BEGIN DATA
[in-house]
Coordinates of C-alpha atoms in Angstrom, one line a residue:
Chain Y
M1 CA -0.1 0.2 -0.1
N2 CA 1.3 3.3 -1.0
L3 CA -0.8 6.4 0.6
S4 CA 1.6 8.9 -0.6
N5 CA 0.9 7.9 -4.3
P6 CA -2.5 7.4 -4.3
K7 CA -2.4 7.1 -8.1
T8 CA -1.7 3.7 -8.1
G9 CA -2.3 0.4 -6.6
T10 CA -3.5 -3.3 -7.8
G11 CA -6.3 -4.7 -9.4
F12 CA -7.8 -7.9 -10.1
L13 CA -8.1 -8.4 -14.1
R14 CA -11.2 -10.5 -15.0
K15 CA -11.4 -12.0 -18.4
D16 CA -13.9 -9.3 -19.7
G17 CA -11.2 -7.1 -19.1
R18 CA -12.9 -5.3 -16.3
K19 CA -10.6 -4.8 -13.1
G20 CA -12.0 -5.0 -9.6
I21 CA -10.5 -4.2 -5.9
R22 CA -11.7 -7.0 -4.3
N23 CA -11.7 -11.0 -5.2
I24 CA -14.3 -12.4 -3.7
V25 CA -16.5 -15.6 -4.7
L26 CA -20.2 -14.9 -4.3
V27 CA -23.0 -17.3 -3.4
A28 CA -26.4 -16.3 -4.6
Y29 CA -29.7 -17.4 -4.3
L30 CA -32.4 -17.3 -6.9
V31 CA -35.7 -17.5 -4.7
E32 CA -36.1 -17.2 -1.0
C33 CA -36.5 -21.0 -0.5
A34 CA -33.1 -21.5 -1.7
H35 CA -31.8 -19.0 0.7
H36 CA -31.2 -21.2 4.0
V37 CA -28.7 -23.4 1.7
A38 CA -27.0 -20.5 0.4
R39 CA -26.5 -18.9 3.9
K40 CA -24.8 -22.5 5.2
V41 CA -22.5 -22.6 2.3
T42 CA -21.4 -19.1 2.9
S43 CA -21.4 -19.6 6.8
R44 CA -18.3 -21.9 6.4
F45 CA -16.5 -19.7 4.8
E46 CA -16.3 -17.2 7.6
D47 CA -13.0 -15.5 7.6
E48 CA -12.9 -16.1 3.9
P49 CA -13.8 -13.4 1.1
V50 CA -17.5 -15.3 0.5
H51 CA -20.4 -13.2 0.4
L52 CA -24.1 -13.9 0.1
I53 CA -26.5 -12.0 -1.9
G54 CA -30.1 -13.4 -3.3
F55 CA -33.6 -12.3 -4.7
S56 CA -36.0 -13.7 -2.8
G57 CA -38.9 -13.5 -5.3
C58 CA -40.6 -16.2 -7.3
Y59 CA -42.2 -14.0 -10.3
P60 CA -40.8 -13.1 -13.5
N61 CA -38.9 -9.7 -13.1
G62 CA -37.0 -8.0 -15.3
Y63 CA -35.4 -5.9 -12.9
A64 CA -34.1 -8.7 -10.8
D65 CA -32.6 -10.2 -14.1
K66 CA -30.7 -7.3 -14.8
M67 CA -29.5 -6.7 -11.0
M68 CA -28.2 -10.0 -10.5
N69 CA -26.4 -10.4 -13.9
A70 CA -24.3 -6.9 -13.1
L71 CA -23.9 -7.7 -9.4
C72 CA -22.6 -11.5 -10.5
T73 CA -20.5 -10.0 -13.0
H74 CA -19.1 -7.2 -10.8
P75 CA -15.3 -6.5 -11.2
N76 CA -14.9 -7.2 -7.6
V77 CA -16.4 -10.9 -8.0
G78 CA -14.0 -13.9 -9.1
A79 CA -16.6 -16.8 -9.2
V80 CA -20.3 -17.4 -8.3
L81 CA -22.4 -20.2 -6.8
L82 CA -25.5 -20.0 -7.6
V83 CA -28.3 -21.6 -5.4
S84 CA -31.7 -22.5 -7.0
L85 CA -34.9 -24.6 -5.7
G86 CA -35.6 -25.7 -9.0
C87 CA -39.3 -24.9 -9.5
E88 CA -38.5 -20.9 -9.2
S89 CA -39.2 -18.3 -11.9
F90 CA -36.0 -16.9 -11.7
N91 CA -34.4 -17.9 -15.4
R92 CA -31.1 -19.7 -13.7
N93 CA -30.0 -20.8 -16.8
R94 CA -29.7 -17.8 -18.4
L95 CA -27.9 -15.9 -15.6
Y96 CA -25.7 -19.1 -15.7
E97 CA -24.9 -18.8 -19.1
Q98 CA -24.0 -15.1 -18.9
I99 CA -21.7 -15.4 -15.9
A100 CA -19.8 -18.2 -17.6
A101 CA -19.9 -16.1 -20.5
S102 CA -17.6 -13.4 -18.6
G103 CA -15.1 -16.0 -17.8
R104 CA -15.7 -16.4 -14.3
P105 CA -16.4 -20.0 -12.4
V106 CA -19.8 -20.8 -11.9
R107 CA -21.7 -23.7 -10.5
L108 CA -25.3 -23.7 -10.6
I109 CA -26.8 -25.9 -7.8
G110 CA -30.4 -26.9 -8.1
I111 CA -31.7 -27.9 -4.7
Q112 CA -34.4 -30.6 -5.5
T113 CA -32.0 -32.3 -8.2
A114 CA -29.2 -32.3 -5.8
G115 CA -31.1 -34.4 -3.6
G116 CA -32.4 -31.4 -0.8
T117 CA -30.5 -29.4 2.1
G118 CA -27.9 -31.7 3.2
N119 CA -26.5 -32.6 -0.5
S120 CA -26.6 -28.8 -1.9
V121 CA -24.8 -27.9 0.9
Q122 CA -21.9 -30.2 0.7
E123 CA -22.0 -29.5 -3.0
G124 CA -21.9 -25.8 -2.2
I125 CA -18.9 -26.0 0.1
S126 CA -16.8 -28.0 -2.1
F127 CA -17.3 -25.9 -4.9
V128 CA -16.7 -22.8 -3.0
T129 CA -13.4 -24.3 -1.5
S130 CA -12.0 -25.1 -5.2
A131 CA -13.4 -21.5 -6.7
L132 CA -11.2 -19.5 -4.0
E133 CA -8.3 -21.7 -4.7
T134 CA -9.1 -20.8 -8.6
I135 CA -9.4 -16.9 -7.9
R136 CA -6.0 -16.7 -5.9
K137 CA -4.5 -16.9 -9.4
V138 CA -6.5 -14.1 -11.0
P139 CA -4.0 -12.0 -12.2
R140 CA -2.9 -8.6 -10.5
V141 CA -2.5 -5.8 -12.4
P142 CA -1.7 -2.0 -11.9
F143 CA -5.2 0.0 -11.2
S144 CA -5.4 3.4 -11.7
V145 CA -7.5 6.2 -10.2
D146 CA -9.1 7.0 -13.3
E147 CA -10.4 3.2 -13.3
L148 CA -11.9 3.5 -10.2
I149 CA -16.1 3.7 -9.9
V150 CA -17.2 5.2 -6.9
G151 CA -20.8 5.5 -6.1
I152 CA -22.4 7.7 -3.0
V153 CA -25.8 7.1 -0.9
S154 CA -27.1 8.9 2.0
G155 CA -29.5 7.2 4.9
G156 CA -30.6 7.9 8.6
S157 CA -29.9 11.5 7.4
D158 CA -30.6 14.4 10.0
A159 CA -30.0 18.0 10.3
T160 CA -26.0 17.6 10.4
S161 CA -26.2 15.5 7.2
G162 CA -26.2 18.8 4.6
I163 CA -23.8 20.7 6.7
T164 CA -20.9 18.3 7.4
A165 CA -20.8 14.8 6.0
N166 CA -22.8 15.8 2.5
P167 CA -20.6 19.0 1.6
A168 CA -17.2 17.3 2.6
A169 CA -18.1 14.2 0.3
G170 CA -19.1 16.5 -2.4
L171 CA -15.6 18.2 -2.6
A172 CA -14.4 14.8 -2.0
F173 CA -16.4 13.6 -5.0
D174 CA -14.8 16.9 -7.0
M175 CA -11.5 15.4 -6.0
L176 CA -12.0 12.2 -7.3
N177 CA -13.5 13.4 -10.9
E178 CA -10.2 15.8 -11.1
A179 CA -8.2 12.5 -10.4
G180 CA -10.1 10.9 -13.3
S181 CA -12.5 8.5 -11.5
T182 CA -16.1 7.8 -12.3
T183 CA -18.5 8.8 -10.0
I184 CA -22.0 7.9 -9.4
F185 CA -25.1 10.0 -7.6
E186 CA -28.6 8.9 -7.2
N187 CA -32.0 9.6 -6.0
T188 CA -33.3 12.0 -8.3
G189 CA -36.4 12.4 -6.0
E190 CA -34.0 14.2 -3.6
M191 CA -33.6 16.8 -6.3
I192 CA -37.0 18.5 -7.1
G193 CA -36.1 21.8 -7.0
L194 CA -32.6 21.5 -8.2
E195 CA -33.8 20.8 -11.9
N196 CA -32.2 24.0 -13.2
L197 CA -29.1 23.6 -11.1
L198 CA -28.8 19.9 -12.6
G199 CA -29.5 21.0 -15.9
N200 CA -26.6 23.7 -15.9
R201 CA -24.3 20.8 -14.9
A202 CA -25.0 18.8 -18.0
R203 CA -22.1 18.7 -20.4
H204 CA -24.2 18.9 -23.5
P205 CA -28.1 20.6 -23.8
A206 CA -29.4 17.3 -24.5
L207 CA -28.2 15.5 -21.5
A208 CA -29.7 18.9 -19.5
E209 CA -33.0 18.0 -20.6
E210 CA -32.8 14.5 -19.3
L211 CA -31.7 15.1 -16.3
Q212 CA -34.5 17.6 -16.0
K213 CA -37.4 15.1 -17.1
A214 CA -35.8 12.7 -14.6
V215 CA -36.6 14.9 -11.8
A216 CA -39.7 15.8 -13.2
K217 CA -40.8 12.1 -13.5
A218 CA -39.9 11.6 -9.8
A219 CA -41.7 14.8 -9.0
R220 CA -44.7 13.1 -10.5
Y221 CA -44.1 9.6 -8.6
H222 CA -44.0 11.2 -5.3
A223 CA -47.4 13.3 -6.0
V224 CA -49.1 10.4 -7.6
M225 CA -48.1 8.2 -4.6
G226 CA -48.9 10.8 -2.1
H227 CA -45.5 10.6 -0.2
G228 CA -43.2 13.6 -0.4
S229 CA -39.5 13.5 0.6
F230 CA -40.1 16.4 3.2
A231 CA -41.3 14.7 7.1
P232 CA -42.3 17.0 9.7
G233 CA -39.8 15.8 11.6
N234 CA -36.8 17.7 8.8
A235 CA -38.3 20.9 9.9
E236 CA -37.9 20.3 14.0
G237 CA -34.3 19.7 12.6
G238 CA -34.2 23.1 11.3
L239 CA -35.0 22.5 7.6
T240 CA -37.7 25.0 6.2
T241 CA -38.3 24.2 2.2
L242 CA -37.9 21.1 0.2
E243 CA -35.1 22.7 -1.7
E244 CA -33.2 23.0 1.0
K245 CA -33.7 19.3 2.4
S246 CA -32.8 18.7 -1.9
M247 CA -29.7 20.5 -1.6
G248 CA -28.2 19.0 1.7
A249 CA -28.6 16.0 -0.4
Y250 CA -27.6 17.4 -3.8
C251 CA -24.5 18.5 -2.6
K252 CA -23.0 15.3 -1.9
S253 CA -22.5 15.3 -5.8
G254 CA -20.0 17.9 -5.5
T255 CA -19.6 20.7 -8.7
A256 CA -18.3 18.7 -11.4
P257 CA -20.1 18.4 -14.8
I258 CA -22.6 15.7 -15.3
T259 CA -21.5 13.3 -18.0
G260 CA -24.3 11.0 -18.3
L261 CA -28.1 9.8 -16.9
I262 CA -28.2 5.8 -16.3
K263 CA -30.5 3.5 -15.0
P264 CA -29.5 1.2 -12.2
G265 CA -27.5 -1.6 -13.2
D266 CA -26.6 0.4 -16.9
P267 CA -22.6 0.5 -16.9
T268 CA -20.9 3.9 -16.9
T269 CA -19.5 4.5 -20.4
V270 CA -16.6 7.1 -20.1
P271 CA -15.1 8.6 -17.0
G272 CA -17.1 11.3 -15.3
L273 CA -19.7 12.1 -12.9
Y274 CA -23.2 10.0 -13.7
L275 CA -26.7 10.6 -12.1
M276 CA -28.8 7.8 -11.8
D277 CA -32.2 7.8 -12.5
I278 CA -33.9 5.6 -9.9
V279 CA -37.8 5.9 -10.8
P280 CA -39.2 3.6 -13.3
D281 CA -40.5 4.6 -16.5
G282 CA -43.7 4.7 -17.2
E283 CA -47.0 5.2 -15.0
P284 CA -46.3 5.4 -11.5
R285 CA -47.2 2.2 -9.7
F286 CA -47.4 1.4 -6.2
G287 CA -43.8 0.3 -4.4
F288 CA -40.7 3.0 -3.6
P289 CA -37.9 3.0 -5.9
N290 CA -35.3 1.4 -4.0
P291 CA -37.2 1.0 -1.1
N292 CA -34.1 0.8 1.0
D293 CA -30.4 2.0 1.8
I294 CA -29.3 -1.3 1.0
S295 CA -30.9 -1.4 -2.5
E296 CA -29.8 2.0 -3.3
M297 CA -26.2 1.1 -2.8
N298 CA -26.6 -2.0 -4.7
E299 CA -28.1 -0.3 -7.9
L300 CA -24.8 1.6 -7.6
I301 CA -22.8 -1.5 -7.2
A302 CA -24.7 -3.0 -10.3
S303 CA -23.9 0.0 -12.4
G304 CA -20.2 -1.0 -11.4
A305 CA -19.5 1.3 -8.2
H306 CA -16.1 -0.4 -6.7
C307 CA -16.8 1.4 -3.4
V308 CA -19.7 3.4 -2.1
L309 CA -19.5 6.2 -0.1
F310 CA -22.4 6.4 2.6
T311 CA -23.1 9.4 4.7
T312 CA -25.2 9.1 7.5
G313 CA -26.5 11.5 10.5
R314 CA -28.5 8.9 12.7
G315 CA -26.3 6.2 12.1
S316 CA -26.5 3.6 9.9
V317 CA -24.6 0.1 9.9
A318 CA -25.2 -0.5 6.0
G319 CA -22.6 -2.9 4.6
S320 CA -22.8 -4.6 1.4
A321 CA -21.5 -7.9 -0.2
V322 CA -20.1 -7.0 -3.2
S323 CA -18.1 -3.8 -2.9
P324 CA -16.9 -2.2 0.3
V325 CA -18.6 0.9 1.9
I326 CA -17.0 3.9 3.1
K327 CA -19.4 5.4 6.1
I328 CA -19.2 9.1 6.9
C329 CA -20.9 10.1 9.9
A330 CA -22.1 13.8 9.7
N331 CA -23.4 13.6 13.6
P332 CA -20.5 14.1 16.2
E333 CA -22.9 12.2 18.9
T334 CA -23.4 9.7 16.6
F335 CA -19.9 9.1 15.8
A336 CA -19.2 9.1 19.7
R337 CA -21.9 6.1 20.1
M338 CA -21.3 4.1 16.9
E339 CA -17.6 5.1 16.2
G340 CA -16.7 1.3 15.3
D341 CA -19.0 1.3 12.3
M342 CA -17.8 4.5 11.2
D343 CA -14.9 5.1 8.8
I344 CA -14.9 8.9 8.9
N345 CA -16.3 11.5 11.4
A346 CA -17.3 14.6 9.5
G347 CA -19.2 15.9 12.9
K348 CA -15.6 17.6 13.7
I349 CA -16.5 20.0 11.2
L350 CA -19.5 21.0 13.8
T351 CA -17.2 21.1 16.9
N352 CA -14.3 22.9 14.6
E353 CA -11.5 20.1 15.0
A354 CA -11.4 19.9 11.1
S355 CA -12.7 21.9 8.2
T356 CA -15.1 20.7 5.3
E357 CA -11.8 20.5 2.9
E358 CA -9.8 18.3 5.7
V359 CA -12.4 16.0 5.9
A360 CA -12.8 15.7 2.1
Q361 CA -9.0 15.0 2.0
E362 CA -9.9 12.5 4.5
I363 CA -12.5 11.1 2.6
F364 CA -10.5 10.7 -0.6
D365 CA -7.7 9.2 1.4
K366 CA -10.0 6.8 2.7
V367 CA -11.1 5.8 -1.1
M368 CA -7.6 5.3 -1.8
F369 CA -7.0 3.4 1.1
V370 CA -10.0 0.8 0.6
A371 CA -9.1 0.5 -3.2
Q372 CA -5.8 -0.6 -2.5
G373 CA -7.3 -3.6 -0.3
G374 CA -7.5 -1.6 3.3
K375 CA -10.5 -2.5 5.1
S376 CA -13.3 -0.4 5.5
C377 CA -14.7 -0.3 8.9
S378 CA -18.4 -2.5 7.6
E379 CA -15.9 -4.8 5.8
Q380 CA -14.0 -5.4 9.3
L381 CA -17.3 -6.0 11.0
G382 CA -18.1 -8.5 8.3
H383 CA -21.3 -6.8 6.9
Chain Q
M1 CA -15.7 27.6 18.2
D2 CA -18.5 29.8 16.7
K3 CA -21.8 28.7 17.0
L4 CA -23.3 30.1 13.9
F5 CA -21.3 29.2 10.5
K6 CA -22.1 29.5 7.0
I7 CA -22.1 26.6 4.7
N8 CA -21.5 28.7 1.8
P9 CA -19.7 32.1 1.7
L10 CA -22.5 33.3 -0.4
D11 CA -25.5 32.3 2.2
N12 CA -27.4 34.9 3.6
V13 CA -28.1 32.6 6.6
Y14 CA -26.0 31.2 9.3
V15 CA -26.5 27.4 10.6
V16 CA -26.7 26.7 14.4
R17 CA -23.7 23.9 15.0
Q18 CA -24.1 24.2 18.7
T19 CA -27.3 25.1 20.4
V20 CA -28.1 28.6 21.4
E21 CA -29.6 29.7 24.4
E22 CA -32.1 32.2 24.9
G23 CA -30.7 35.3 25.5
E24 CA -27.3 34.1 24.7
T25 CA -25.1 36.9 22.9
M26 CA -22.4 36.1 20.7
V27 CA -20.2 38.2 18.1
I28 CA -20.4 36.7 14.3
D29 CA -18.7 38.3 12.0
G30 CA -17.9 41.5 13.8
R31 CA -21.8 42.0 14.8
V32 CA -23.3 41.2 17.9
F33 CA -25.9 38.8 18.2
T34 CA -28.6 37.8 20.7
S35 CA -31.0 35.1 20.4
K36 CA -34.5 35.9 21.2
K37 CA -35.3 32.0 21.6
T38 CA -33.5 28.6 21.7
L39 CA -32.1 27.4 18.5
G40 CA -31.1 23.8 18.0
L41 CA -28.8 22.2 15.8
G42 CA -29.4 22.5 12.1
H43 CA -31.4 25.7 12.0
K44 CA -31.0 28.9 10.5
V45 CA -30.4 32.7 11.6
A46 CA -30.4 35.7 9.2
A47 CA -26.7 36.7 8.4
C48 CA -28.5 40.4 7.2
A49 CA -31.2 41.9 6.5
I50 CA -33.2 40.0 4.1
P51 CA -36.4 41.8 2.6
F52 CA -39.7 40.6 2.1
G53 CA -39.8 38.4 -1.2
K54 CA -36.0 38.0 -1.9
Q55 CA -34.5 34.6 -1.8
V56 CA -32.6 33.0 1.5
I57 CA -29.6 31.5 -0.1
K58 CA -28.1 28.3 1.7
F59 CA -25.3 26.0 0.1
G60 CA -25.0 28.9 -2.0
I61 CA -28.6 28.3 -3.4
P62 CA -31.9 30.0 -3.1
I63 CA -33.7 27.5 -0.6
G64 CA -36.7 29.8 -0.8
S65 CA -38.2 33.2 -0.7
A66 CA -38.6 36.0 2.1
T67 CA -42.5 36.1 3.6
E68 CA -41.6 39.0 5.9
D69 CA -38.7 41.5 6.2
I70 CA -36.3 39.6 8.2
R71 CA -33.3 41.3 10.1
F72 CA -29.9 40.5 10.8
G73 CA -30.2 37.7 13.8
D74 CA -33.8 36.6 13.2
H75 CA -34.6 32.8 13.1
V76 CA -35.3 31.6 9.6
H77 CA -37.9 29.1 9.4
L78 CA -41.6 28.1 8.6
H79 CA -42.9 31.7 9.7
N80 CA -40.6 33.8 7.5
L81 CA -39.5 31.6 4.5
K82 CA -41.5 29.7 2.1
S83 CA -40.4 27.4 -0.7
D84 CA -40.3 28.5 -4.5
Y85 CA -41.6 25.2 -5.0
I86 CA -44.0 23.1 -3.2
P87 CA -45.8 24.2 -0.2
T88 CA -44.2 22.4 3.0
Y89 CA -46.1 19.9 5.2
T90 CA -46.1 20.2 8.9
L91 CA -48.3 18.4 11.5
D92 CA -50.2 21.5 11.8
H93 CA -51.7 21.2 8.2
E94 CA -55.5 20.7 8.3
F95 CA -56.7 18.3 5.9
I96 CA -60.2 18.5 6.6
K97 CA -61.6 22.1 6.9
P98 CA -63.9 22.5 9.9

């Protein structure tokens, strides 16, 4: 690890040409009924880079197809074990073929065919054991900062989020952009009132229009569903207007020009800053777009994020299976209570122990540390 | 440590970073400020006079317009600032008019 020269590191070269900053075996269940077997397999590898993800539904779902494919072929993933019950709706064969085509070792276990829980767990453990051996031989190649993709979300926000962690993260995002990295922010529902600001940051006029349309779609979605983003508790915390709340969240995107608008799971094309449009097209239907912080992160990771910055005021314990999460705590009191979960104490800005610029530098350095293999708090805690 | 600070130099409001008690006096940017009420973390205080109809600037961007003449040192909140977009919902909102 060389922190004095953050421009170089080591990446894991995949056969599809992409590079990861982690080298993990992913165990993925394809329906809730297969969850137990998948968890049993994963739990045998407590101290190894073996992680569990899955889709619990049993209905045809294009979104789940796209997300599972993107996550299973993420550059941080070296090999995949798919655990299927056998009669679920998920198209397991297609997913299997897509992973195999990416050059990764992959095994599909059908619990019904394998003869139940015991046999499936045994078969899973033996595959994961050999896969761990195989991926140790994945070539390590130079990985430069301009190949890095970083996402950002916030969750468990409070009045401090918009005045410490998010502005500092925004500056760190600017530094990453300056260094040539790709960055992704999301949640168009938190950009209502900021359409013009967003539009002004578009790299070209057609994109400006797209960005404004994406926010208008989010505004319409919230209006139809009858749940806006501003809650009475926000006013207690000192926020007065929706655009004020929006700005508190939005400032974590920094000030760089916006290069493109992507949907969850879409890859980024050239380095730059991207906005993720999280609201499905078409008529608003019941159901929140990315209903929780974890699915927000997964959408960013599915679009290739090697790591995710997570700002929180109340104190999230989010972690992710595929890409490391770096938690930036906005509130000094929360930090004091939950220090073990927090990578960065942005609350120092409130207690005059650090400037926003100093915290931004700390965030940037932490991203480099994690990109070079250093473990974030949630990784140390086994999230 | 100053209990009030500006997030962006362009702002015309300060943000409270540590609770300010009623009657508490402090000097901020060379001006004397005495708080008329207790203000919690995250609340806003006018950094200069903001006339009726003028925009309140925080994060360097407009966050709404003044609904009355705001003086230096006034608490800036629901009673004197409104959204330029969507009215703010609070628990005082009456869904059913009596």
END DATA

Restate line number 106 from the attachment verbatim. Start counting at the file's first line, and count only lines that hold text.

G103 CA -15.1 -16.0 -17.8